Bird News from Nial Moores with Dr Paul Prevett, Candy McManiman and Mike Friel
Scaly-sided Mergansers, great views of Taiga and Tundra Bean Geese, Relict Gull and White-naped Cranes were among the highlights of this Anatidae-focused visit to the North River (4th), Guryongpo (5th), Junam (6th), Suncheon Bay (7th) and the Geum Estuary (8th).
On the 4th, at least 16 Scaly-sided Merganser, two Baikal Teal, 15+ Falcated Duck and either an extreme-end Common Pochard or more likely a hybrid Common Pochard x Canvasback were the highlights at the North River.
Scaly-sided Mergansers Mergus squamatus. Above image, © Mike Friel; below, © Nial Moores
Odd Pochard-type © Nial Moores. This individual looked extremely long-billed in the field, with an all dark bill, long sloping forehead and occasionally a very long-looking neck. Appearing slightly larger (perhaps) than Common Pochard, this individual nonetheless had the stripey face pattern typical of Common Pochard and was fairly dark-backed.
On the 5th on the Guryongpo Peninsula, we found only small numbers (c. 40 in total) of Ancient Murrelet but in wonderful light enjoyed prolonged views of a total of 25 Harlequin Duck, five Brant Goose, eight Horned Grebe and a massive total of 830 Black-necked Grebe. Also present there were 12 Light-vented Bulbul, a flock of 92 Far Eastern Lark and an oddly pale Pacific Reef Egret (pale grey with some white speckling and strikingly pale underwings).
Far Eastern Lark Alauda japonica © Nial Moores. Note the saturated “Pec-sand-like” breast band, and the streaking not extending along the flanks etc
Pacific Reef Egret Egretta sacra © Mike Friel
On the 6th at Junam in amazingly calm and clear weather, highlights were 51 White-naped Crane and 22 Cinereous Vulture, 140 Far Eastern Lark, 25+ Falcated Duck, 1500 Taiga Bean Goose, including one leucistic bird (and at least one Tundra Bean!) and 800-1000 Greater Whitefronteds, showing much variation in size, bill shape, bill colour and plumage tones. Also there were 2+ Dusky Thrush and one extremely confiding Eurasian Hoopoe.
Taiga Bean Geese Anser fabalis middendorffii © Nial Moores
Falcated Duck Anas falcata © Nial Moores
Eurasian Hoopoe Upupa epops © Nial Moores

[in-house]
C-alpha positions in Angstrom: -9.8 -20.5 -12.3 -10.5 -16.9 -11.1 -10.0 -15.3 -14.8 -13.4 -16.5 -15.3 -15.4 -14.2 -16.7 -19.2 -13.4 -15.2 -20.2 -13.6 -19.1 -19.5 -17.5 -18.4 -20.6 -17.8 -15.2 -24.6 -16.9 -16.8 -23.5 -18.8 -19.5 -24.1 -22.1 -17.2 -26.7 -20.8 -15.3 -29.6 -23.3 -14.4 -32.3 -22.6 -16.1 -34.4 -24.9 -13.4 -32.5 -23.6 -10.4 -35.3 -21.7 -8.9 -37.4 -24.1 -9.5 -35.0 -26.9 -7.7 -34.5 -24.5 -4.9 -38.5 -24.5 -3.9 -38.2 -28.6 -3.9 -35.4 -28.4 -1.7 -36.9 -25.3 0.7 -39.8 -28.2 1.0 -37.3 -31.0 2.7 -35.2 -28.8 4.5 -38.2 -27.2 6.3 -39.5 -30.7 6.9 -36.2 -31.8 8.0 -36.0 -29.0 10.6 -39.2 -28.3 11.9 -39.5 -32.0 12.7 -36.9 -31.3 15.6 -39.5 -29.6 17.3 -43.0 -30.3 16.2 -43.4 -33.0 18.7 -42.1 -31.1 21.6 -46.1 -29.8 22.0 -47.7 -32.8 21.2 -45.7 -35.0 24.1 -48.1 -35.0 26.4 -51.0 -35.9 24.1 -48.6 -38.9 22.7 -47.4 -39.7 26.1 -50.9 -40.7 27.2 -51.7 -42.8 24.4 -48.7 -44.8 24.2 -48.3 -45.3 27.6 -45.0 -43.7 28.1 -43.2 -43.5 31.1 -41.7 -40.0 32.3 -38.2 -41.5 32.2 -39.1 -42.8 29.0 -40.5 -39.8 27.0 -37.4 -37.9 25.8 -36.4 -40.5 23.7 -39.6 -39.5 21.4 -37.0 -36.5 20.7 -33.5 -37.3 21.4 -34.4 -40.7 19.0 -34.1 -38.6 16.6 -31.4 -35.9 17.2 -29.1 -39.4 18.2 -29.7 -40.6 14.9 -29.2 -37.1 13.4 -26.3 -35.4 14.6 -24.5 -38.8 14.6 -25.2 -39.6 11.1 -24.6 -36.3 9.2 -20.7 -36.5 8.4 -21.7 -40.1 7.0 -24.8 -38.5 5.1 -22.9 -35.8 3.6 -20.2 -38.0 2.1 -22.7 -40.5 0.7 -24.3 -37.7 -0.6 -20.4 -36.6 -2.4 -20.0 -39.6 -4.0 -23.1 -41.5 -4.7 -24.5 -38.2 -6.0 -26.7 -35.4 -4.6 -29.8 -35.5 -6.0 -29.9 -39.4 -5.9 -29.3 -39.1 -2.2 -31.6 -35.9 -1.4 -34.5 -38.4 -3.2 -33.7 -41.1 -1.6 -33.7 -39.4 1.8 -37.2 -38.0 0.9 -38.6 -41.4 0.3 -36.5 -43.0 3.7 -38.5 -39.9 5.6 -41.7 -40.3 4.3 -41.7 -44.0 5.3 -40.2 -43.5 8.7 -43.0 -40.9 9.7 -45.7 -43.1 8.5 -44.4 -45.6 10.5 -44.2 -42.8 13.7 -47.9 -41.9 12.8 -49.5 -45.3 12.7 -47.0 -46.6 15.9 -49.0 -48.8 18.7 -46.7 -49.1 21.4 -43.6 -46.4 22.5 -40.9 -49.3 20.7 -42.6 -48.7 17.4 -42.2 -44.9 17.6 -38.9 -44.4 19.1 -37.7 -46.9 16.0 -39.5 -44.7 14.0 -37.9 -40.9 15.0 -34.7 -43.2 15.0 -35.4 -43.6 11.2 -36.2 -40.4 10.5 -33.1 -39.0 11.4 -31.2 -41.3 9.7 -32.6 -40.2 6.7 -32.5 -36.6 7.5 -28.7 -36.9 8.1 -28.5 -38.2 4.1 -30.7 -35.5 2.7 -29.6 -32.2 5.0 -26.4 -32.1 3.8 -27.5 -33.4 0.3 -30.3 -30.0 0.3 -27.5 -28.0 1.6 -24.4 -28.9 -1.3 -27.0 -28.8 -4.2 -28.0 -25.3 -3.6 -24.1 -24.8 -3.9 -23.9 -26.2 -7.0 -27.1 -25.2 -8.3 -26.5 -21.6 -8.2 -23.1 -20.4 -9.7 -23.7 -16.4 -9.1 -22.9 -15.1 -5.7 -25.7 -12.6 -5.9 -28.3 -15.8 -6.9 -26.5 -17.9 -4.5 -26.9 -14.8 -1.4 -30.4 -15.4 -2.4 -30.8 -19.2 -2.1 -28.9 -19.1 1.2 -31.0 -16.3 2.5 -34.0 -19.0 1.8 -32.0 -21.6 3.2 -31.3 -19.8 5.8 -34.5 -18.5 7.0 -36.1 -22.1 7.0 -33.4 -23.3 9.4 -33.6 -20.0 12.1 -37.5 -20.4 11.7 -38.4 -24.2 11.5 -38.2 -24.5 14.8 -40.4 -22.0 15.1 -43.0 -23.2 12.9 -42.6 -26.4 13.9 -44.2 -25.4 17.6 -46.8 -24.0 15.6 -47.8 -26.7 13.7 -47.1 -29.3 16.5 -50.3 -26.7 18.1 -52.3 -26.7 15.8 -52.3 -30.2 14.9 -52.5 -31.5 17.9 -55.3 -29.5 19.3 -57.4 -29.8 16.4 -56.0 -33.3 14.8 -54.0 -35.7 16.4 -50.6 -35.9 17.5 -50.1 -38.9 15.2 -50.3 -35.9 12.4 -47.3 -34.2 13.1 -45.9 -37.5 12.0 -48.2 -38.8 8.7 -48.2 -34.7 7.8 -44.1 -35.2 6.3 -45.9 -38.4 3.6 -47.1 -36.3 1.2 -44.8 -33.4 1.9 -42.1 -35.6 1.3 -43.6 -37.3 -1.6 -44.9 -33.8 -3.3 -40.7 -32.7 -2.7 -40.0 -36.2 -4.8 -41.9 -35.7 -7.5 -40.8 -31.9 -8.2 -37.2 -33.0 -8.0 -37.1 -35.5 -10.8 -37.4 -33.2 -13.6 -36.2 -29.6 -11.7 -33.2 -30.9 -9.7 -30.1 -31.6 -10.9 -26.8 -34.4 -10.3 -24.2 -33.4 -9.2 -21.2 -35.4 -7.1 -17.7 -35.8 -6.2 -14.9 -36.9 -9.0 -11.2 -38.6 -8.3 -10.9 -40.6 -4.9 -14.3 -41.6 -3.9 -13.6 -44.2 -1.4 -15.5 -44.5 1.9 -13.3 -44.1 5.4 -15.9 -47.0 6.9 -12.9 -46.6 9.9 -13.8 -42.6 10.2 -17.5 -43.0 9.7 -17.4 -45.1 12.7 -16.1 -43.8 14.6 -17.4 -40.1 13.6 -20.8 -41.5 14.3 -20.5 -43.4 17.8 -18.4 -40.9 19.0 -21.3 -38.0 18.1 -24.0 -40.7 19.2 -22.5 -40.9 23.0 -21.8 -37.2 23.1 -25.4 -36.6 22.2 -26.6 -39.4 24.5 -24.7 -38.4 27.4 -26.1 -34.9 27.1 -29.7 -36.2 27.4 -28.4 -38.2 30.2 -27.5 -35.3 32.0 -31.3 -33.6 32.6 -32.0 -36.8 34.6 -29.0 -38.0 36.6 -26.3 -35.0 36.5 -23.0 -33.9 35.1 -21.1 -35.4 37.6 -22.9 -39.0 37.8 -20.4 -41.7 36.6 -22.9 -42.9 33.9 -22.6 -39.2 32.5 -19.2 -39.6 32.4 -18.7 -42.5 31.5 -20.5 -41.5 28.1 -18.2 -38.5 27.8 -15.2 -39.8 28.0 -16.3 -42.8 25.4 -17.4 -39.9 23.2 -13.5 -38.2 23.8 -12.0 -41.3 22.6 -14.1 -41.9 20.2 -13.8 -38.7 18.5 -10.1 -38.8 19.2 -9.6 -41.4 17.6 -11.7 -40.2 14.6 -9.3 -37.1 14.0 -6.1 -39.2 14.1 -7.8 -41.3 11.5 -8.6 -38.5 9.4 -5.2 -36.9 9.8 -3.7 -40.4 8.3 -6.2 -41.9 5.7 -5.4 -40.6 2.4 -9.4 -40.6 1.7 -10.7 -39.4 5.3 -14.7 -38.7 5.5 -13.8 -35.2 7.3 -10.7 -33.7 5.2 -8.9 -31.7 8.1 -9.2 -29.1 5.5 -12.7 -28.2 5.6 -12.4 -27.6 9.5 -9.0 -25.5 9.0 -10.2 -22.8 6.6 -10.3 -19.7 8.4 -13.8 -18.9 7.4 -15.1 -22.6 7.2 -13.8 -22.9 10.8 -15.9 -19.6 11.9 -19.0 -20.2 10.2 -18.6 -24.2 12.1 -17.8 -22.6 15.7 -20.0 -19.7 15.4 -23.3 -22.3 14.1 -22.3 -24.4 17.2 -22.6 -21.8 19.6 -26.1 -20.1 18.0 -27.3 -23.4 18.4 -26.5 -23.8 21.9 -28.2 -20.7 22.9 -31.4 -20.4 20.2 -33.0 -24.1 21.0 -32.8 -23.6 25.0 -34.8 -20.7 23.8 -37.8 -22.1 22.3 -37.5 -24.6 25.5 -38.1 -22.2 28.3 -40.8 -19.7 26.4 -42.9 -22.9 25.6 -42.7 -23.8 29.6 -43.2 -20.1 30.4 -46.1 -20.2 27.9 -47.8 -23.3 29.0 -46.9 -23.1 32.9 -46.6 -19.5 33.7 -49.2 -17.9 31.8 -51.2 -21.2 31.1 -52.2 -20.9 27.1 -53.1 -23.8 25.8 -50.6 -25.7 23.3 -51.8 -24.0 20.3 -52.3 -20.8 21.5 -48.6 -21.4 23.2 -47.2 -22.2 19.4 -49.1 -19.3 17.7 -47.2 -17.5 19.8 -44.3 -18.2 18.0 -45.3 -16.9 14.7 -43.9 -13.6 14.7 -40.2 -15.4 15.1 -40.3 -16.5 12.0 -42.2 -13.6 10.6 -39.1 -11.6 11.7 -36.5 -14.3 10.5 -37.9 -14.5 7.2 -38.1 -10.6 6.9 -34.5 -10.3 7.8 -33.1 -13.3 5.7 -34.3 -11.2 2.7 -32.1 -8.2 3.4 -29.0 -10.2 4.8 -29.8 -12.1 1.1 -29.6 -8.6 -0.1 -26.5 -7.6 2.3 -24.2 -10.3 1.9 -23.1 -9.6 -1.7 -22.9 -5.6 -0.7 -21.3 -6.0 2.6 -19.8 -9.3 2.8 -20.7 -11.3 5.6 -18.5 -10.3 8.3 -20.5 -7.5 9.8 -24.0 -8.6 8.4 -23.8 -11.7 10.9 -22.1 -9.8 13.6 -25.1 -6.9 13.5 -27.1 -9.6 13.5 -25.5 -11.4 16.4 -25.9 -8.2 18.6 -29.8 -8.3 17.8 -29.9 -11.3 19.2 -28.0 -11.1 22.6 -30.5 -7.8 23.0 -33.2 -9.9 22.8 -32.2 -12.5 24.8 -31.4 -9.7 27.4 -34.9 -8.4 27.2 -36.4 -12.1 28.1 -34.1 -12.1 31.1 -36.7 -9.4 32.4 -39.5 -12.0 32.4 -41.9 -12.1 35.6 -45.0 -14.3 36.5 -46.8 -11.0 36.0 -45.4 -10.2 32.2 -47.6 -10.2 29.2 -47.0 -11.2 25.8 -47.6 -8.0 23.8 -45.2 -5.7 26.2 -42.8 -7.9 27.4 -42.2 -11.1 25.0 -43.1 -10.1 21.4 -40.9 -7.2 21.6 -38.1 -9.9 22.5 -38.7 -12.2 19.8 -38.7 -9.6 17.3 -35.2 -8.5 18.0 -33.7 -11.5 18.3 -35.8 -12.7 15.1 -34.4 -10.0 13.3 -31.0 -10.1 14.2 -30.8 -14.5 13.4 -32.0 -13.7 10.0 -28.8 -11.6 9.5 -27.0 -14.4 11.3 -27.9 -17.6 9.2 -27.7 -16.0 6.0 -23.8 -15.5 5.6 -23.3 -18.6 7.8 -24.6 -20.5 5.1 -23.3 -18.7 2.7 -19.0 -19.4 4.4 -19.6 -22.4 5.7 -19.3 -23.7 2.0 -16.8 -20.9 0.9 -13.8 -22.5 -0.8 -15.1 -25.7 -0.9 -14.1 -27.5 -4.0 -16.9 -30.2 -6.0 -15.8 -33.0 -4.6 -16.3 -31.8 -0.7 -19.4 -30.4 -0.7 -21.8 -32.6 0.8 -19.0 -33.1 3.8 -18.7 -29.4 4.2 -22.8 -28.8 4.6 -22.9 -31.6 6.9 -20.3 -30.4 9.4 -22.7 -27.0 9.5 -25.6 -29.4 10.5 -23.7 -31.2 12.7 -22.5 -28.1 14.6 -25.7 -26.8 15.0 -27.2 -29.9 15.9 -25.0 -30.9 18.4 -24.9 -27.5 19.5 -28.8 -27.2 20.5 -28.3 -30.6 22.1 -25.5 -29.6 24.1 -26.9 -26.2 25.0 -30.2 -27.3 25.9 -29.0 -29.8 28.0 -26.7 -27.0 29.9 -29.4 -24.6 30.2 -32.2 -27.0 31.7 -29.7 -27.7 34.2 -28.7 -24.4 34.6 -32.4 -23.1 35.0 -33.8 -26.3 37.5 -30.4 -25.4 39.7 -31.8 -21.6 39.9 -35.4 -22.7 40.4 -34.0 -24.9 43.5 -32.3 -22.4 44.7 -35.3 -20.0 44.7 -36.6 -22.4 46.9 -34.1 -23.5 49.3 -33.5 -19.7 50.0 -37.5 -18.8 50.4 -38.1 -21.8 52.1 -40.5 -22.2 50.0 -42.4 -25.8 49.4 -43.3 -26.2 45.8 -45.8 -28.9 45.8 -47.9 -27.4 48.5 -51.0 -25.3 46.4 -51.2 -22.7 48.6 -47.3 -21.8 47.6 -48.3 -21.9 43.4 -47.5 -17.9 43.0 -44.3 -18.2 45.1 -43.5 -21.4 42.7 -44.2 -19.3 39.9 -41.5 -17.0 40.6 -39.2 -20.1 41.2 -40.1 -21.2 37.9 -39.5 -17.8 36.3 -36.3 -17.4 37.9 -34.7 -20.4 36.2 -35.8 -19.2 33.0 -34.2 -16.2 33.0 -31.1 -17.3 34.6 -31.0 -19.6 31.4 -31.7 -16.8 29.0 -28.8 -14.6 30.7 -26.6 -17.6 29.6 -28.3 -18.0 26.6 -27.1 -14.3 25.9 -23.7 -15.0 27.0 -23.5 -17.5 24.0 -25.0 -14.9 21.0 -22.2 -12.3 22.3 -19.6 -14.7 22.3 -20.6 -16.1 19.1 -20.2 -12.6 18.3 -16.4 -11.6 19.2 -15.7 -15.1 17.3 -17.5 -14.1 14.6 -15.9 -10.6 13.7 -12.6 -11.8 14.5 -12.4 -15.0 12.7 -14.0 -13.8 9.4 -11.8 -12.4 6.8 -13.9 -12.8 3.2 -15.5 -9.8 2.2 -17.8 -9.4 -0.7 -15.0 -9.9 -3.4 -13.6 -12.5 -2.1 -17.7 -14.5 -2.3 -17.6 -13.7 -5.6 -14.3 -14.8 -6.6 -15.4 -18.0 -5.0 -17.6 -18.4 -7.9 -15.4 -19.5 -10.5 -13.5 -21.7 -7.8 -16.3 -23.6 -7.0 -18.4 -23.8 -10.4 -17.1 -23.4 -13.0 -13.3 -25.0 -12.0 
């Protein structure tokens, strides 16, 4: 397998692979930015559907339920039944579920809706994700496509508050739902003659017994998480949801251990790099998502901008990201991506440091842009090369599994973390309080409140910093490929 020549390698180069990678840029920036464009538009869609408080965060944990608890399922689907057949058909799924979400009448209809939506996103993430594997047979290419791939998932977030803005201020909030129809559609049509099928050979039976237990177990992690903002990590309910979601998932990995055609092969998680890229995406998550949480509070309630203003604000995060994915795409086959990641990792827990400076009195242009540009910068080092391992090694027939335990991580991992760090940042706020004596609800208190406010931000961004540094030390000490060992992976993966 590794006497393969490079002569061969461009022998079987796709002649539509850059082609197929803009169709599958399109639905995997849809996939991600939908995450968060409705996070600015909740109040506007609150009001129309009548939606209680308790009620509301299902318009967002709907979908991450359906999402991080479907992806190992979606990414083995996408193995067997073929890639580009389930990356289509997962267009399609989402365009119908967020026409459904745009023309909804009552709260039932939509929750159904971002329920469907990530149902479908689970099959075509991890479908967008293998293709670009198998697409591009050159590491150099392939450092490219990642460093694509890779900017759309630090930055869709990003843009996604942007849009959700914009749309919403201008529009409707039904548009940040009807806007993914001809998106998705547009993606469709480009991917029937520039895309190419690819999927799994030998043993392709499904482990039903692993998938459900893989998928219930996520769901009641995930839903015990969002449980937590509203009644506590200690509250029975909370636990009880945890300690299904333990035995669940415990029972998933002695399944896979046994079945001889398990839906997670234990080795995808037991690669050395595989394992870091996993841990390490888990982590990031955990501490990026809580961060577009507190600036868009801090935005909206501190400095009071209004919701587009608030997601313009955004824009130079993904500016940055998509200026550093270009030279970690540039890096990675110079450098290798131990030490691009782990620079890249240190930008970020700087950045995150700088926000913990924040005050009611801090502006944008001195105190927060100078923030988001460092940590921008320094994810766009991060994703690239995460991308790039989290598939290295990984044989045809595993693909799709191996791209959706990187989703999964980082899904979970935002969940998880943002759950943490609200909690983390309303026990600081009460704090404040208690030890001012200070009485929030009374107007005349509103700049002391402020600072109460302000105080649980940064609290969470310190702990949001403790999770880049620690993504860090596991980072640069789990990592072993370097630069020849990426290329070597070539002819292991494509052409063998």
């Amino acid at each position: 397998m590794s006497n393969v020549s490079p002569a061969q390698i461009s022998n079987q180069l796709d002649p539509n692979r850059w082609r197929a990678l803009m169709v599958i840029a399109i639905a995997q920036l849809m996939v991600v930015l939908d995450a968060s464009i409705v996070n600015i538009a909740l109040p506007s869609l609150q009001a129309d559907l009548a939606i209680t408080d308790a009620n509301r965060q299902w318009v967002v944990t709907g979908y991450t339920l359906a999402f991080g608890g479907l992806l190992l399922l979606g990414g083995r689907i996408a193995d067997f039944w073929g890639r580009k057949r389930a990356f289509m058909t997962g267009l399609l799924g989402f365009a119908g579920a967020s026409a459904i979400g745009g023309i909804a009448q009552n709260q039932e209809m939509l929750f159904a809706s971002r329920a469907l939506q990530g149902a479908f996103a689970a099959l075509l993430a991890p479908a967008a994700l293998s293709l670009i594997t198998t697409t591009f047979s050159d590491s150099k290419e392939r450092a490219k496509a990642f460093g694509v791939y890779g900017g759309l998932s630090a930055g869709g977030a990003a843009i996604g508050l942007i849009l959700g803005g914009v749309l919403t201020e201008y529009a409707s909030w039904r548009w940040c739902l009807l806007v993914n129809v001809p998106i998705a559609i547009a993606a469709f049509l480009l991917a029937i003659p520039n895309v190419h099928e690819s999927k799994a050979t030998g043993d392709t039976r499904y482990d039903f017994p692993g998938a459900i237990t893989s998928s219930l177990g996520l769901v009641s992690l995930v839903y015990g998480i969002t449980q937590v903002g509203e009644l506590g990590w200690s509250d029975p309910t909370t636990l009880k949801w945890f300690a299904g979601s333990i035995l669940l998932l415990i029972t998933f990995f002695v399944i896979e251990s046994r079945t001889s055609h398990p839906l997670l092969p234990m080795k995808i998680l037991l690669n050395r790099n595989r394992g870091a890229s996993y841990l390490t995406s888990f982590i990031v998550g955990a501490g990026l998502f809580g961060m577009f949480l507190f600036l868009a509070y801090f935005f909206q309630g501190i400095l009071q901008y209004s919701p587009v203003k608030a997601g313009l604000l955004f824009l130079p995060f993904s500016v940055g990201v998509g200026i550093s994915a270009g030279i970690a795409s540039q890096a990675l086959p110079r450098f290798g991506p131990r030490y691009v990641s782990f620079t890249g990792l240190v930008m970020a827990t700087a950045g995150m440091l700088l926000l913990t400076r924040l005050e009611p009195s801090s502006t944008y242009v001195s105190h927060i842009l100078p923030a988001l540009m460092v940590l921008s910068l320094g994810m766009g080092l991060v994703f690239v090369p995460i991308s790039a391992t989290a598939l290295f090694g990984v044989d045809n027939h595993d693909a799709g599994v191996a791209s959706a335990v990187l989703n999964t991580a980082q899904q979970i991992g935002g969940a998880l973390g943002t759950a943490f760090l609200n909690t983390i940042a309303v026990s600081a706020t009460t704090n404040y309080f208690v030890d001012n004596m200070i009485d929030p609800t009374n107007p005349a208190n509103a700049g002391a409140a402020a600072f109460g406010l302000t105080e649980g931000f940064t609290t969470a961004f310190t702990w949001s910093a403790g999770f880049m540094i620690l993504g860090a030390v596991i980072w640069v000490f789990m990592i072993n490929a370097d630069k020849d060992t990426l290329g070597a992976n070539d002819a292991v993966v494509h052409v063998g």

On the 7th at Suncheon Bay, we counted 738 Hooded Crane, glimpsed one presumed Sandhill Crane (NM only) but failed to relocate the three seen there the week before reported by Arthur Blakemore. We also saw single Rough-legged Buzzard and Hen Harrier and enjoyed prolonged close-up looks at 2+ Little and 15+ Pallas’s Reed Buntings. In the afternoon, we then headed up to the west coast in search of Baikal Teal, but found only seven on one of their favoured reservoirs (apparently, photographers recently reported 300,000 in Haenam and 100,000 in Naju).
Hooded Crane Grus monacha © Nial Moores
Pallas’s Reed Bunting Emberiza pallasi © Nial Moores. An especially buffy-looking, pale-legged bird, with strong facial pattern. Again, how to separate the apparently distinctive southern-breeding lydiae (aka Mongolian Reed Bunting) from northern-breeding polaris?
On the 8th, again in wonderfully calm and unseasonably mild weather, we spent the day in and around the Geum Estuary. Highlights included stunning views of one First-winter Relict Gull and several dozen Saunders’s Gulls sharing the tidal-flat with several large flocks of Eurasian Curlew and one group of 420 Far Eastern Oystercatcher, along with a couple dozen Northern Lapwing.
Relict Gull Ichthyaetus relictus, above with Saunders’s Gull Chroicocephalus saundersi © Nial Moores
Northern Lapwing Vanellus vanellus © Nial Moores
Regrettably, there was no sign of what used to be the regular wintering flock of Swan Goose – no doubt disturbed by yet more poorly-advised construction along the shoreline of this part Ramsar-site. Instead we enjoyed close views of c. 3,500 Greater White-fronted and 400+ Tundra Bean Geese. Considering the date, rarest in the Korean context was three Pallas’s Leaf Warblers in one area of woodland.
Tundra Bean Goose Anser serrirostris © Nial Moores (although posture is always important to consider when separating these two taxa, compare the bill shape, squat “face” and thicker looking neck of these birds compared to the more massive and almost swan-like Taiga Beans above).